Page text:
With a 5-7 record, Nebraska was an unusual selection as UCLA’s opponent in the Foster Farms Bowl. Typically, teams with losing records are not eligible for the postseason.
But with a record 40 bowl games to fill, there were not enough eligible teams.
The uncertainty led to creativity. Before Nebraska became available, the Foster Farms Bowl developed contingency plans. For a time, organizers talked with the Pac-12 about a matchup of conference teams, according to Gary Cavalli, the bowl’s executive director.
“We looked very hard at the possibility of trying to put UCLA against Washington, because they hadn’t played each other this year,” Cavalli said.
Ultimately, the NCAA decided to make three 5-7 teams — Nebraska, Minnesota and San Jose State — eligible to fill out the bowl slate. The extra teams were selected according to the most recent Academic Progress Rates, and Nebraska had the highest APR among all 5-7 teams.
UCLA and Nebraska will play Dec. 26 at Levi’s Stadium in Santa Clara, Calif.
The expanding bowl schedule, and the NCAA’s eligibility waivers, ignited a mild controversy over how many bowls are too many, and how teams should be selected.
In a lengthy statement Sunday, Mountain West Conference Commissioner Craig Thompson expressed dismay at the process. He cited the Foster Farms Bowl as a reason why two Mountain West teams — Nevada (6-6) and Colorado State (7-5) — are playing in the NOVA Home Loans Arizona Bowl.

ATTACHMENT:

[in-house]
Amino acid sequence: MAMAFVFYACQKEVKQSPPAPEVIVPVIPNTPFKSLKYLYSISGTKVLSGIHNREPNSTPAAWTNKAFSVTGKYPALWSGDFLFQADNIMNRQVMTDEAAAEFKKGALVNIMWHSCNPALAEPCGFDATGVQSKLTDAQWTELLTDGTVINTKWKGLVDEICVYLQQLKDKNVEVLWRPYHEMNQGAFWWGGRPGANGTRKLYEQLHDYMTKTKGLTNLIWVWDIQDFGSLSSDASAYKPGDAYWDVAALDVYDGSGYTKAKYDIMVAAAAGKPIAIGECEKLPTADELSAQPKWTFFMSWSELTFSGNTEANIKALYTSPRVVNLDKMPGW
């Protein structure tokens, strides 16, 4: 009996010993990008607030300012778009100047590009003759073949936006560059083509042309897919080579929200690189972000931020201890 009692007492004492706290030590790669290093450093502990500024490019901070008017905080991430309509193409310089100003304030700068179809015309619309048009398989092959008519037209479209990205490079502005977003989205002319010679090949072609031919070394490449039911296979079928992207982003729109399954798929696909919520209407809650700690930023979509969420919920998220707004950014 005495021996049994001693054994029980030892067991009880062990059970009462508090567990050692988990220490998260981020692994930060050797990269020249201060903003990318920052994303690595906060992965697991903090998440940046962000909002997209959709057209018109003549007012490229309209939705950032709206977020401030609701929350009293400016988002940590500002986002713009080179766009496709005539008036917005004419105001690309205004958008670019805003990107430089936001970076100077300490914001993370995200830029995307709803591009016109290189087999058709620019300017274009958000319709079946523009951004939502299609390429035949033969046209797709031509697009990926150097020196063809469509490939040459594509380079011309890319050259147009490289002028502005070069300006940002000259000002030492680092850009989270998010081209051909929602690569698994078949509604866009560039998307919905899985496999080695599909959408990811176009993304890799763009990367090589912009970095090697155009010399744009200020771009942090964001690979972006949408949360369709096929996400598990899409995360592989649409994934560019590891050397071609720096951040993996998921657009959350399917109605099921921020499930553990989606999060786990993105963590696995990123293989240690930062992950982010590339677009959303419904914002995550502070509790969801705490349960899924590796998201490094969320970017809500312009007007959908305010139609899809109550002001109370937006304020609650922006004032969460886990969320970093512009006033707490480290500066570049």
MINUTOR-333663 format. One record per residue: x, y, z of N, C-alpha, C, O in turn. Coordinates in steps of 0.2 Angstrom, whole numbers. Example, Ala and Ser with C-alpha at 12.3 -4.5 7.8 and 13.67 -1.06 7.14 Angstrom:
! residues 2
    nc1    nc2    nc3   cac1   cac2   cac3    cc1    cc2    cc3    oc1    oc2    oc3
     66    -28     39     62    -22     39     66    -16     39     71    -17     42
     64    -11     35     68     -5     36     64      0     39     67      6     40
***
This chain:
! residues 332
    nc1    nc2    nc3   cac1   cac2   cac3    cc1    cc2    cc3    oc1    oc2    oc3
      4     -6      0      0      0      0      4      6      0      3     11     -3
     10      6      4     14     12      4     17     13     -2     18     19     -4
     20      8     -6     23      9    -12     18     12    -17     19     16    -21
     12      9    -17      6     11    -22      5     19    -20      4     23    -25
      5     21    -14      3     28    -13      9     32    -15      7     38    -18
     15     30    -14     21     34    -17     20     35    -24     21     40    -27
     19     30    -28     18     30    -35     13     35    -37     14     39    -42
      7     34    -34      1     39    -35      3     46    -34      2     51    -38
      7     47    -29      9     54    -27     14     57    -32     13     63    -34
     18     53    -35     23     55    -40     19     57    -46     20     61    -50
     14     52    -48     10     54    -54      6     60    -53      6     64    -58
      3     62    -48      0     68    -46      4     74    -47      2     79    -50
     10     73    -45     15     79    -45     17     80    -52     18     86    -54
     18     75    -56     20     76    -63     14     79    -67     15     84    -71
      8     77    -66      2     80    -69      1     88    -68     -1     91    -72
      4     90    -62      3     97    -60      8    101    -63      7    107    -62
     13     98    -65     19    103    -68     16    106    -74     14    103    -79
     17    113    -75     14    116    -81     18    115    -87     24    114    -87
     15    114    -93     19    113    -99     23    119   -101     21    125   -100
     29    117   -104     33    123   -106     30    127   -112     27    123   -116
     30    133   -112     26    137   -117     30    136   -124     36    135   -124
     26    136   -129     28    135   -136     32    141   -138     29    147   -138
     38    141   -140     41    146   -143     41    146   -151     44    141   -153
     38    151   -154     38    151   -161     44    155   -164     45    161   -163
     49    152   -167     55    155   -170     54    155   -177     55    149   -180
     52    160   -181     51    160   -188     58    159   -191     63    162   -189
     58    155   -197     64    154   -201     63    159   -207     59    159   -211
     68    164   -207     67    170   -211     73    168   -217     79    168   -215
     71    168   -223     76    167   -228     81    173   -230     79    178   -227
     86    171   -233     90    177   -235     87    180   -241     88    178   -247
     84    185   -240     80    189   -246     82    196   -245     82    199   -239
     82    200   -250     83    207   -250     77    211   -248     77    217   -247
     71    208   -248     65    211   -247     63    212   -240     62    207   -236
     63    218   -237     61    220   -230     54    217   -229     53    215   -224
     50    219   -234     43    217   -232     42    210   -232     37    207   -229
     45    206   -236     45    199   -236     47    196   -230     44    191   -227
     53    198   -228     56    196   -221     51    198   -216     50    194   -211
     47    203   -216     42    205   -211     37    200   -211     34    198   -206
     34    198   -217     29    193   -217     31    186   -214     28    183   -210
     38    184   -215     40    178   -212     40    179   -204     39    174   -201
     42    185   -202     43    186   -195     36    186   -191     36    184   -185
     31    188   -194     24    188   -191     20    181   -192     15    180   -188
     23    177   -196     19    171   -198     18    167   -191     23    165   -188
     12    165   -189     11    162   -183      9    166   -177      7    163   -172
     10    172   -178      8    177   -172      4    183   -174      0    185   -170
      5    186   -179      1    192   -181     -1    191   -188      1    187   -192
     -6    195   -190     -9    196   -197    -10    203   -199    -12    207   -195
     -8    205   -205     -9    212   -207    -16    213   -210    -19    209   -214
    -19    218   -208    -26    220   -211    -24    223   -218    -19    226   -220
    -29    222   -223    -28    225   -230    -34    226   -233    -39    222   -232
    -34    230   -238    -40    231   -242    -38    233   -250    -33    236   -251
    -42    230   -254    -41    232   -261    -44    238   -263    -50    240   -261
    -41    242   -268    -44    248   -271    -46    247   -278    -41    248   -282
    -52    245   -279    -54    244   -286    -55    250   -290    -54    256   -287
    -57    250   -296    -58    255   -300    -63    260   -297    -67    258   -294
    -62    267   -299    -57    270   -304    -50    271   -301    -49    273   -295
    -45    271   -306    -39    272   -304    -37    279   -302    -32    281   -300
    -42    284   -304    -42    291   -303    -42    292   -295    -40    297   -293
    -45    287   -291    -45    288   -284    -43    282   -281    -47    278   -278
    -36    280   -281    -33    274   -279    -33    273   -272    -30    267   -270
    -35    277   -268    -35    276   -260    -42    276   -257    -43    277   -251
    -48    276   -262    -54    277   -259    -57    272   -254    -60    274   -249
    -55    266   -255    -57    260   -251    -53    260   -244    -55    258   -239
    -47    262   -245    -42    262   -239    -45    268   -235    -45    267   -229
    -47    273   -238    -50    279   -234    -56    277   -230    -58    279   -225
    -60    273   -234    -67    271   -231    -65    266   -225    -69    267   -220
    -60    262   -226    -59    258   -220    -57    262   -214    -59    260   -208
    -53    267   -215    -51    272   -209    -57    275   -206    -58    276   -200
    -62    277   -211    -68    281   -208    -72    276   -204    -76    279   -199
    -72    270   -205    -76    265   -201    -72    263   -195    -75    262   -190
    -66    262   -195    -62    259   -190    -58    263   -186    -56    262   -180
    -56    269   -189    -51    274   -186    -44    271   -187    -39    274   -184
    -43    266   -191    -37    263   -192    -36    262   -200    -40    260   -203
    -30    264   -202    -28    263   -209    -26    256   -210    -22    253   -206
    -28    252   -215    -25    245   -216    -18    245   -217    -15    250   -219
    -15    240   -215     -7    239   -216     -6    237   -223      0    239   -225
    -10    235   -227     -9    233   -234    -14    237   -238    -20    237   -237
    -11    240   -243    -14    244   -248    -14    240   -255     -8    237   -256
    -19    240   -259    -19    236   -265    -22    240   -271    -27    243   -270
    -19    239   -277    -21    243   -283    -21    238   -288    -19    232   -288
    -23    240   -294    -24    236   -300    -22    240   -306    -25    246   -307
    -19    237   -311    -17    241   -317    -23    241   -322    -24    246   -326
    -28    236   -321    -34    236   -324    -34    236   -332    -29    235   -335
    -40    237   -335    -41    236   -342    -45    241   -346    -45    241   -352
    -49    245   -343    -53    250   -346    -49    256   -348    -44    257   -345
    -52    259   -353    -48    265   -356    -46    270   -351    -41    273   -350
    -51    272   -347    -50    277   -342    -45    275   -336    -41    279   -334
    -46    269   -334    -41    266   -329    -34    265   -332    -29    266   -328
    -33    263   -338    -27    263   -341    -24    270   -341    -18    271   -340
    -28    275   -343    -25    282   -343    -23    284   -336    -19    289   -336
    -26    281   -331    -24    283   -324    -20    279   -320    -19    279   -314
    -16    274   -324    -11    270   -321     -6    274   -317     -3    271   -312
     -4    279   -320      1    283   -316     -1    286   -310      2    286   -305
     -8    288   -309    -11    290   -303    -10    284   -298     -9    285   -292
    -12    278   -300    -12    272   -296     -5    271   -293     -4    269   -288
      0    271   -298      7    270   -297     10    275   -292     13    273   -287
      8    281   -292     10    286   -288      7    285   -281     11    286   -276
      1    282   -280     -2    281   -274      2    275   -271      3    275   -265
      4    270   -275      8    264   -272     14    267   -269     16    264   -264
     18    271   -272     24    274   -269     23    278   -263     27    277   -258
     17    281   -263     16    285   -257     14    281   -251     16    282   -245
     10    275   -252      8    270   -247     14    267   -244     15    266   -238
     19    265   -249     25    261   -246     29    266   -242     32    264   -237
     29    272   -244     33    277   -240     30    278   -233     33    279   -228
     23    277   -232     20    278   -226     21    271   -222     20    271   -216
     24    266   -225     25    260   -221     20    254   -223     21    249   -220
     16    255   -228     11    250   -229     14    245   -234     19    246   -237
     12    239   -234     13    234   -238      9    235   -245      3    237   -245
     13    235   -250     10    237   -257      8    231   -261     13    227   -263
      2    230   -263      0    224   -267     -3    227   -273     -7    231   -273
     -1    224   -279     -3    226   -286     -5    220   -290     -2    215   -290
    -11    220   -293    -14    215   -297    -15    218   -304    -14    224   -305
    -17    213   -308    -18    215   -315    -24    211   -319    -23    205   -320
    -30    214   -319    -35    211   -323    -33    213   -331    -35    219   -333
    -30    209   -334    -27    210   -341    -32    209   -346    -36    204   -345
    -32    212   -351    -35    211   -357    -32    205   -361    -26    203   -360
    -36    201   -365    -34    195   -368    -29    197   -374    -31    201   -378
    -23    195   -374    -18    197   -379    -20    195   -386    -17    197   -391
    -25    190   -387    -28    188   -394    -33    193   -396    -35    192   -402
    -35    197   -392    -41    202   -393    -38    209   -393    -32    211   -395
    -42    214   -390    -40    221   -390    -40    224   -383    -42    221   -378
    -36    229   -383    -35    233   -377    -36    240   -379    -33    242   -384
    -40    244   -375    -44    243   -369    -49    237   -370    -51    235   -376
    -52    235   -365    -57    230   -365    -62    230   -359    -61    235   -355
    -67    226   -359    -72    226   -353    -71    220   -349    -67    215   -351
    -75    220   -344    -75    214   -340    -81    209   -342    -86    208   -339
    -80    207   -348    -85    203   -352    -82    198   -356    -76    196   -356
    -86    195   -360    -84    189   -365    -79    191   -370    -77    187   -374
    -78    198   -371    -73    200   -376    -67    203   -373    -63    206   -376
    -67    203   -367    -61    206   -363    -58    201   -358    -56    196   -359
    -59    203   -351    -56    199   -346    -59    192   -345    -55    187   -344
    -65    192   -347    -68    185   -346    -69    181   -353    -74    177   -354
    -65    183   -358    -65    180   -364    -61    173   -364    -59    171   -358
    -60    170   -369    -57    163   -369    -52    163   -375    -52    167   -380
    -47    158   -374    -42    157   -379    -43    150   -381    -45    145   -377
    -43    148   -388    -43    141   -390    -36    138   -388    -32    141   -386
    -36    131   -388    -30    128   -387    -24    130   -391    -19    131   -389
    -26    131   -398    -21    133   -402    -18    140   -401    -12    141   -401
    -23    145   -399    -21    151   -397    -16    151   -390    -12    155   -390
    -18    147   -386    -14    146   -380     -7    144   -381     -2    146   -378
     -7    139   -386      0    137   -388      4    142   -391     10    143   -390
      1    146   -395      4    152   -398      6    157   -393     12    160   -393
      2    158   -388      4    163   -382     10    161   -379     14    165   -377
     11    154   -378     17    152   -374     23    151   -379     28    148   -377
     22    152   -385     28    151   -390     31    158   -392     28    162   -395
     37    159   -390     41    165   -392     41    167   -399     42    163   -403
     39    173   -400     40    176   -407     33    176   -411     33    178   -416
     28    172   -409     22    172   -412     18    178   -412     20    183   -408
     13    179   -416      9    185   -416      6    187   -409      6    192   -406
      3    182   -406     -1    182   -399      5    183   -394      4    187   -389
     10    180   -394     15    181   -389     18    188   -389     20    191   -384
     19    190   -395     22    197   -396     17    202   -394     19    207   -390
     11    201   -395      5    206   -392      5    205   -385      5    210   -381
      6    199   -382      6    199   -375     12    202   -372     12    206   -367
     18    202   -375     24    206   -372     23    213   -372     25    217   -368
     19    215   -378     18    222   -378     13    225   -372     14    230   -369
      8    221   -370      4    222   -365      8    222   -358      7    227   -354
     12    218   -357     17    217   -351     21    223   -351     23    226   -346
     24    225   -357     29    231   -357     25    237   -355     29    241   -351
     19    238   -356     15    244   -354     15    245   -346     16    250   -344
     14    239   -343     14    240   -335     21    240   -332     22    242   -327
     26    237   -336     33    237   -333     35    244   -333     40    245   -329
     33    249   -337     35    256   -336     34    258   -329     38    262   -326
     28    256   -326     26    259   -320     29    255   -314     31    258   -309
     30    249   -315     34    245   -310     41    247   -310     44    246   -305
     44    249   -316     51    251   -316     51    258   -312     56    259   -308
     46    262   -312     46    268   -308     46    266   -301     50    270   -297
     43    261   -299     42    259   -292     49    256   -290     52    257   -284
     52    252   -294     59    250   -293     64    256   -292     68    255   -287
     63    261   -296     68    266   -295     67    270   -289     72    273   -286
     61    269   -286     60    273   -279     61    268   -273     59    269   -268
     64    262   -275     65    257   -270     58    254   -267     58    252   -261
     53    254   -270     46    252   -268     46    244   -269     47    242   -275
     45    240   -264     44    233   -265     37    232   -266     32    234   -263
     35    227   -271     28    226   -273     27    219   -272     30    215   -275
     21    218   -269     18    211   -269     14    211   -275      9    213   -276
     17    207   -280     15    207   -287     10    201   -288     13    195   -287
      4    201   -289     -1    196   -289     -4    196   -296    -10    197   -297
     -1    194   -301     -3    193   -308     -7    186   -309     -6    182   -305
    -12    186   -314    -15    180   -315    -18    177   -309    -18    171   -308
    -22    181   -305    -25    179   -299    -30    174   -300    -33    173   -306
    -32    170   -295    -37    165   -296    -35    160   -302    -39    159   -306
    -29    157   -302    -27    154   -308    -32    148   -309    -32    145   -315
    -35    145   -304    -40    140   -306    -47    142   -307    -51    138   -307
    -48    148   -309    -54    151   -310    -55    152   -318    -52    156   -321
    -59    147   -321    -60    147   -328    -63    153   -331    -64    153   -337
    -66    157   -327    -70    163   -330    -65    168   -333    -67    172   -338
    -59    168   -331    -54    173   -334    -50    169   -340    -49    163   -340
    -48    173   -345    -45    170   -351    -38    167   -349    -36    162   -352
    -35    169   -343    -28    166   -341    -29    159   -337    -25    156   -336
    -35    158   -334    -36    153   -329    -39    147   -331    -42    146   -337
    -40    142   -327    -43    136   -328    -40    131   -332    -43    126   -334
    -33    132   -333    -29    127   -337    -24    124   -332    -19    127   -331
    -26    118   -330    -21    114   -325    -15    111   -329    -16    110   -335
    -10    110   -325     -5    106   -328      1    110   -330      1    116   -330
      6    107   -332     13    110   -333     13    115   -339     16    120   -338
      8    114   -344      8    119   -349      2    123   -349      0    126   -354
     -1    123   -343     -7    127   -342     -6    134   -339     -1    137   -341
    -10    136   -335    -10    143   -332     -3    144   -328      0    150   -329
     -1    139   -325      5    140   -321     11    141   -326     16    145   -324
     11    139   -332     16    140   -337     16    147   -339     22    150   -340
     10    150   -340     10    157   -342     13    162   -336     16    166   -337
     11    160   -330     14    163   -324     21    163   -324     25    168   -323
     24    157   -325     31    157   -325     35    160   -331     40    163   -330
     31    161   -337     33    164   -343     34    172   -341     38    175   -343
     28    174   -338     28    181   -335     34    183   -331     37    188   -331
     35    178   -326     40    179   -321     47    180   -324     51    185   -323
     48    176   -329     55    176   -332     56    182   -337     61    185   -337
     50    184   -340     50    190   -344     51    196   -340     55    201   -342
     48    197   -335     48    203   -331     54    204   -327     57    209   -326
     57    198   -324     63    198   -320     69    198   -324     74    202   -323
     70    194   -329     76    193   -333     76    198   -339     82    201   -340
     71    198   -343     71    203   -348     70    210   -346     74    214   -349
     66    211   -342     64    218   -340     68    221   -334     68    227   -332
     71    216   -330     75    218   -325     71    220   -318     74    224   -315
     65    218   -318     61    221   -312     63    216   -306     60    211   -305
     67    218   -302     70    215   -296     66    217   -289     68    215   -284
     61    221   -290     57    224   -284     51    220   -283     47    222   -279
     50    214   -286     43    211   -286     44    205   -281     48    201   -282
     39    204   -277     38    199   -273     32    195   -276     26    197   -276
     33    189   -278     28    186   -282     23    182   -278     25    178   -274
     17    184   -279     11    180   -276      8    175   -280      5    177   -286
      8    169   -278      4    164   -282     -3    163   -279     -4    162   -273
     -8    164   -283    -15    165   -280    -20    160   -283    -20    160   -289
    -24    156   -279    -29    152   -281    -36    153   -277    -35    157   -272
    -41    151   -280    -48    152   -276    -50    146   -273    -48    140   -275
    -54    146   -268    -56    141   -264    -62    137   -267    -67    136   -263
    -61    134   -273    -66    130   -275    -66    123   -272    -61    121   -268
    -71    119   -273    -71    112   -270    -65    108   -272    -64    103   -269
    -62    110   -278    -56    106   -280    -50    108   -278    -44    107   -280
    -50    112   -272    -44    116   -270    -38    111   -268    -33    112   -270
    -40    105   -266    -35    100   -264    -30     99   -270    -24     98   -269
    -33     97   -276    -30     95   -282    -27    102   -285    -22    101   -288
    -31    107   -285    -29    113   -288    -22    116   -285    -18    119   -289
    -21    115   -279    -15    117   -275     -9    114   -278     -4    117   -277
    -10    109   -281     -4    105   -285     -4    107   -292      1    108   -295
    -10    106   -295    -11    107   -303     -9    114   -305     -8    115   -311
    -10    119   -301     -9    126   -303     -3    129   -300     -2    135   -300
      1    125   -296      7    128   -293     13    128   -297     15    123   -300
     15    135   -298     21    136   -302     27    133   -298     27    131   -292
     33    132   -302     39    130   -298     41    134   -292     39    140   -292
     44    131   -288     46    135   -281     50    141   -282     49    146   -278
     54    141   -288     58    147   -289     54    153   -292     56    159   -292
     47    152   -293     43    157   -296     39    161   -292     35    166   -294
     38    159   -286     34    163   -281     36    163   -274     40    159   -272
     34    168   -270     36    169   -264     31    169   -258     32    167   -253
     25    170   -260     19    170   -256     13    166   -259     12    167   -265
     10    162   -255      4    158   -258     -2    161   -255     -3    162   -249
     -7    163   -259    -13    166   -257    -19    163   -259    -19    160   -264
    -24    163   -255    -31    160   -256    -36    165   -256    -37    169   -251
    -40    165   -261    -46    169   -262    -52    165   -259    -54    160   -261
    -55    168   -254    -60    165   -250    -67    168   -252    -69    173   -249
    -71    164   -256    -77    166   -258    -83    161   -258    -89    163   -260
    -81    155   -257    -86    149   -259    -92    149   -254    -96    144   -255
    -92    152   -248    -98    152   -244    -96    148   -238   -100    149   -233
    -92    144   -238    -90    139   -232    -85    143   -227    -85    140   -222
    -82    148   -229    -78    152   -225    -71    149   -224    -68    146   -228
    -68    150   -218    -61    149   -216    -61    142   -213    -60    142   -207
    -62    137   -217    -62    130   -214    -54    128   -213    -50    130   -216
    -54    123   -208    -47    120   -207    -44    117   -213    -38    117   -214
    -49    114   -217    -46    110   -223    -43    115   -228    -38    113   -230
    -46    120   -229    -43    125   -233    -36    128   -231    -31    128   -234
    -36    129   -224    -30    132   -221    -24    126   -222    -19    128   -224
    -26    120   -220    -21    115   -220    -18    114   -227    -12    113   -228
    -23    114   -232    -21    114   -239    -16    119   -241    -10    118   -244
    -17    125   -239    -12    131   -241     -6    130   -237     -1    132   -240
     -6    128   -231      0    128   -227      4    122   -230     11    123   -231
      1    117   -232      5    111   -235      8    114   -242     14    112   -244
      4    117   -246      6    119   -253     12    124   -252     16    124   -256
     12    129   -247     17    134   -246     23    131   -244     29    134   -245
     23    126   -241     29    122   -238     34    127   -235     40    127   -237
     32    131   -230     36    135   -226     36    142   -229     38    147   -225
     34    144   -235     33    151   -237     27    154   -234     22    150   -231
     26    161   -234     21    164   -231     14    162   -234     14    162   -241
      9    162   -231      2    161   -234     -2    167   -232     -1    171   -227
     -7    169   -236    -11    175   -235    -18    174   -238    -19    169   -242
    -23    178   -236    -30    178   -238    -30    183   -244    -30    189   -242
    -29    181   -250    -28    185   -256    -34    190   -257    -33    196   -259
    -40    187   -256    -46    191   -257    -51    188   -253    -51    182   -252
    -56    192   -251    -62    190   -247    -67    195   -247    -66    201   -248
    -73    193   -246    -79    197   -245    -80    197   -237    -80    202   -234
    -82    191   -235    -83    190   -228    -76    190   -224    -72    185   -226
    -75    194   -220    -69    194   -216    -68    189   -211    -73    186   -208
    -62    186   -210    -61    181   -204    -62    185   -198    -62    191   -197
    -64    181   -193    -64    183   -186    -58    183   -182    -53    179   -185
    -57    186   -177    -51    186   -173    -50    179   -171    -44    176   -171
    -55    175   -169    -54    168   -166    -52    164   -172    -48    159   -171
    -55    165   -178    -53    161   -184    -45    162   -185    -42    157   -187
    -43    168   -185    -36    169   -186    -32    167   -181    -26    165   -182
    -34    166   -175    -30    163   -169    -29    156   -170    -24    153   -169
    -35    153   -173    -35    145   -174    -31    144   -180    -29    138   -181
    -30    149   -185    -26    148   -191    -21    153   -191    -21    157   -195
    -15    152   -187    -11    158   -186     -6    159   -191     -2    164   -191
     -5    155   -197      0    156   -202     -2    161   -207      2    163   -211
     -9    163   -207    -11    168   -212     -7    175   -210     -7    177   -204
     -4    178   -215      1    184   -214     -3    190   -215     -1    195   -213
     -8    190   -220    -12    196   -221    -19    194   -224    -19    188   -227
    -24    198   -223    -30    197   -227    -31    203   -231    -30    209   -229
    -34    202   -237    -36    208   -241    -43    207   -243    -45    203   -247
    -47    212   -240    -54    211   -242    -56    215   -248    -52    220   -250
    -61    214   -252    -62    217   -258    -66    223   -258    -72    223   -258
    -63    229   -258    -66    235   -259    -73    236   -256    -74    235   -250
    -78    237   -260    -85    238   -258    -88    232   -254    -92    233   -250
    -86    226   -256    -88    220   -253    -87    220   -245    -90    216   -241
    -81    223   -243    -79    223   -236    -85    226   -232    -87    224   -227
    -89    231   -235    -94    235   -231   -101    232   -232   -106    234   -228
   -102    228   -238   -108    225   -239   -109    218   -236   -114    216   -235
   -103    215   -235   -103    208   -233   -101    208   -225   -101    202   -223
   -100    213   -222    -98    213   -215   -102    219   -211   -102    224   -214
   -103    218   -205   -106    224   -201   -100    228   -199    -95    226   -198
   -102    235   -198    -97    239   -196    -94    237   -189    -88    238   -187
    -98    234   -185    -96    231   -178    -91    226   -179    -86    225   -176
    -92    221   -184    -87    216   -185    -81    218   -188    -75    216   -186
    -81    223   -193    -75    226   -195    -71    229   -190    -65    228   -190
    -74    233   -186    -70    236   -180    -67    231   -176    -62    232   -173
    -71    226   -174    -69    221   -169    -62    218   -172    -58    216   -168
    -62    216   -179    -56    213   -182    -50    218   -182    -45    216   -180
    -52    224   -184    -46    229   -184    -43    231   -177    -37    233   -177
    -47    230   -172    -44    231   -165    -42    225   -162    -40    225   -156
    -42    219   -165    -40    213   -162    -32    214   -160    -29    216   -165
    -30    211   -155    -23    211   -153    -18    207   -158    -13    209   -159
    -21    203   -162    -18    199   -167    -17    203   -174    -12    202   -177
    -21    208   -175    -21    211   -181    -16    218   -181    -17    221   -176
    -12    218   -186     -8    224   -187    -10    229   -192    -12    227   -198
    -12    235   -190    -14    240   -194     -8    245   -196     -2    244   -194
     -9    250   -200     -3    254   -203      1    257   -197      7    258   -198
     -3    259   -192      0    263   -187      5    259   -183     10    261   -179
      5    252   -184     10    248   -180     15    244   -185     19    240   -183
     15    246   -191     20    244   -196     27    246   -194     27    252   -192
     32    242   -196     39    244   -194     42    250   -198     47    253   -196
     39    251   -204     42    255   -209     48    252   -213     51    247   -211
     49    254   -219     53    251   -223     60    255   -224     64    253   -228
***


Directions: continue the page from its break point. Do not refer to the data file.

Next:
Thompson argued 6-6 teams should have been placed in bowl games first, before any 5-7 team was chosen.
“It is a travesty the Mountain West has been forced into this situation,” Thompson said. “Clearly, the system is broken.”
Cavalli said the Foster Farms Bowl’s willingness to schedule two Pac-12 teams was evidence that a game featuring teams from any conference that haven’t played each other should not be objectionable.
“That’s why I don’t really get this whole fuss about the Mountain West,” he said. “Those two teams didn’t play each other, they’re two deserving teams, and I would think they would be happy that they found a nice home in the Arizona Bowl.”
For Nebraska, the benefits of playing in the Foster Farms Bowl are numerous. The team gets extra practice. The school gets an extra payout. And the fans get an extra game.
Huskers Coach Mike Riley defended his team’s inclusion.
“We’re certainly not going to apologize for being selected,” Riley said. “They had a criteria, and we were selected.”
Riley said the NCAA’s use of APR was appropriate because it emphasized the importance of academics.
“With our circumstances this year, we certainly couldn’t count on this,” Riley said. “But we’re going to treat it like a tremendous bonus.”
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